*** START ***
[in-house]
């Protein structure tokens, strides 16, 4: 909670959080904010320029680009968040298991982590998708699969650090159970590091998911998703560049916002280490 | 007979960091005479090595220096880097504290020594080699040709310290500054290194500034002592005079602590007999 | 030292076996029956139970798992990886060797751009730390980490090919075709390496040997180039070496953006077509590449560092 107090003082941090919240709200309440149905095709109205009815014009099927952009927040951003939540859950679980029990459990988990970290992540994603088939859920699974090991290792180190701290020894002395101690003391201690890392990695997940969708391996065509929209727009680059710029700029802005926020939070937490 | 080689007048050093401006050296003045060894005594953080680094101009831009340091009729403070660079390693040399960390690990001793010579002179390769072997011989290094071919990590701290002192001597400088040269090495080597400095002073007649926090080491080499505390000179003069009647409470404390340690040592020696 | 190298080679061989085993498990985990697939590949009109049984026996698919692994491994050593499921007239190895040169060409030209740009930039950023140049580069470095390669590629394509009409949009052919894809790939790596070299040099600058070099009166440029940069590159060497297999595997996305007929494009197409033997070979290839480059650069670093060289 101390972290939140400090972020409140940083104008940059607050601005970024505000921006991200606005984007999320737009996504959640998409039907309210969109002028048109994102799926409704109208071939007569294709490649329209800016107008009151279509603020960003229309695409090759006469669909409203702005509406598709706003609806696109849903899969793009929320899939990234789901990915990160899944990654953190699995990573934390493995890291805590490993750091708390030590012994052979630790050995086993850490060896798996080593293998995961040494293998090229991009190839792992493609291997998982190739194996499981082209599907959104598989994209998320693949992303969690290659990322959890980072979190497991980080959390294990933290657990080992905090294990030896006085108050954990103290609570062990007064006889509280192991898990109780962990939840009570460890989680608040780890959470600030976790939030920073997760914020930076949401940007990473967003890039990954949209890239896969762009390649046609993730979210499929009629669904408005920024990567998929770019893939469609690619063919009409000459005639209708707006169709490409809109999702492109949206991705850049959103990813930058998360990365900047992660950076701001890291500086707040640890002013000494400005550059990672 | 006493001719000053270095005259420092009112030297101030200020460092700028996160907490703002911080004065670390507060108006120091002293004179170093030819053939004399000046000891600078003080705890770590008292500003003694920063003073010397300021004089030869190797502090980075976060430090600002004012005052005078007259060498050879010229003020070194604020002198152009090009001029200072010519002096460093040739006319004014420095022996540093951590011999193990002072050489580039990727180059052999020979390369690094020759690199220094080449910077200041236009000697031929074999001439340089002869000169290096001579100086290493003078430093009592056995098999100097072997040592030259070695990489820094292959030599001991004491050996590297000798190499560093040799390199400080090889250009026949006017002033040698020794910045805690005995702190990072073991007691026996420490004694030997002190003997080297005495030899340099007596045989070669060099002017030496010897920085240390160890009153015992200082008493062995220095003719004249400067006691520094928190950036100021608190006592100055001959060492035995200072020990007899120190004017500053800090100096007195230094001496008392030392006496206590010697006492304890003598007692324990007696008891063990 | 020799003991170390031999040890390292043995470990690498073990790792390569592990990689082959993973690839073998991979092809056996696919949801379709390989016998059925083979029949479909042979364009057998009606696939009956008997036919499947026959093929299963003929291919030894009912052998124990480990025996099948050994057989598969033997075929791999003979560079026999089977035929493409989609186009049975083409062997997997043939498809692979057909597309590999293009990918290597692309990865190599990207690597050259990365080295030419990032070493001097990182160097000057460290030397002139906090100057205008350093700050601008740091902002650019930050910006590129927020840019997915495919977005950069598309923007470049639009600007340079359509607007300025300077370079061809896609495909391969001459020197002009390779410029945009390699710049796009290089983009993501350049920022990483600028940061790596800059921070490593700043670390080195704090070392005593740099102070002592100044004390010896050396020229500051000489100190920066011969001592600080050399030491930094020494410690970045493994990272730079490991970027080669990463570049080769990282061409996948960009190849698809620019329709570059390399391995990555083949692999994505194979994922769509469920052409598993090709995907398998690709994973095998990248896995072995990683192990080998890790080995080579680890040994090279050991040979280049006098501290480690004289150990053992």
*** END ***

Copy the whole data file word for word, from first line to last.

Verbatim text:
[in-house]
């Protein structure tokens, strides 16, 4: 909670959080904010320029680009968040298991982590998708699969650090159970590091998911998703560049916002280490 | 007979960091005479090595220096880097504290020594080699040709310290500054290194500034002592005079602590007999 | 030292076996029956139970798992990886060797751009730390980490090919075709390496040997180039070496953006077509590449560092 107090003082941090919240709200309440149905095709109205009815014009099927952009927040951003939540859950679980029990459990988990970290992540994603088939859920699974090991290792180190701290020894002395101690003391201690890392990695997940969708391996065509929209727009680059710029700029802005926020939070937490 | 080689007048050093401006050296003045060894005594953080680094101009831009340091009729403070660079390693040399960390690990001793010579002179390769072997011989290094071919990590701290002192001597400088040269090495080597400095002073007649926090080491080499505390000179003069009647409470404390340690040592020696 | 190298080679061989085993498990985990697939590949009109049984026996698919692994491994050593499921007239190895040169060409030209740009930039950023140049580069470095390669590629394509009409949009052919894809790939790596070299040099600058070099009166440029940069590159060497297999595997996305007929494009197409033997070979290839480059650069670093060289 101390972290939140400090972020409140940083104008940059607050601005970024505000921006991200606005984007999320737009996504959640998409039907309210969109002028048109994102799926409704109208071939007569294709490649329209800016107008009151279509603020960003229309695409090759006469669909409203702005509406598709706003609806696109849903899969793009929320899939990234789901990915990160899944990654953190699995990573934390493995890291805590490993750091708390030590012994052979630790050995086993850490060896798996080593293998995961040494293998090229991009190839792992493609291997998982190739194996499981082209599907959104598989994209998320693949992303969690290659990322959890980072979190497991980080959390294990933290657990080992905090294990030896006085108050954990103290609570062990007064006889509280192991898990109780962990939840009570460890989680608040780890959470600030976790939030920073997760914020930076949401940007990473967003890039990954949209890239896969762009390649046609993730979210499929009629669904408005920024990567998929770019893939469609690619063919009409000459005639209708707006169709490409809109999702492109949206991705850049959103990813930058998360990365900047992660950076701001890291500086707040640890002013000494400005550059990672 | 006493001719000053270095005259420092009112030297101030200020460092700028996160907490703002911080004065670390507060108006120091002293004179170093030819053939004399000046000891600078003080705890770590008292500003003694920063003073010397300021004089030869190797502090980075976060430090600002004012005052005078007259060498050879010229003020070194604020002198152009090009001029200072010519002096460093040739006319004014420095022996540093951590011999193990002072050489580039990727180059052999020979390369690094020759690199220094080449910077200041236009000697031929074999001439340089002869000169290096001579100086290493003078430093009592056995098999100097072997040592030259070695990489820094292959030599001991004491050996590297000798190499560093040799390199400080090889250009026949006017002033040698020794910045805690005995702190990072073991007691026996420490004694030997002190003997080297005495030899340099007596045989070669060099002017030496010897920085240390160890009153015992200082008493062995220095003719004249400067006691520094928190950036100021608190006592100055001959060492035995200072020990007899120190004017500053800090100096007195230094001496008392030392006496206590010697006492304890003598007692324990007696008891063990 | 020799003991170390031999040890390292043995470990690498073990790792390569592990990689082959993973690839073998991979092809056996696919949801379709390989016998059925083979029949479909042979364009057998009606696939009956008997036919499947026959093929299963003929291919030894009912052998124990480990025996099948050994057989598969033997075929791999003979560079026999089977035929493409989609186009049975083409062997997997043939498809692979057909597309590999293009990918290597692309990865190599990207690597050259990365080295030419990032070493001097990182160097000057460290030397002139906090100057205008350093700050601008740091902002650019930050910006590129927020840019997915495919977005950069598309923007470049639009600007340079359509607007300025300077370079061809896609495909391969001459020197002009390779410029945009390699710049796009290089983009993501350049920022990483600028940061790596800059921070490593700043670390080195704090070392005593740099102070002592100044004390010896050396020229500051000489100190920066011969001592600080050399030491930094020494410690970045493994990272730079490991970027080669990463570049080769990282061409996948960009190849698809620019329709570059390399391995990555083949692999994505194979994922769509469920052409598993090709995907398998690709994973095998990248896995072995990683192990080998890790080995080579680890040994090279050991040979280049006098501290480690004289150990053992």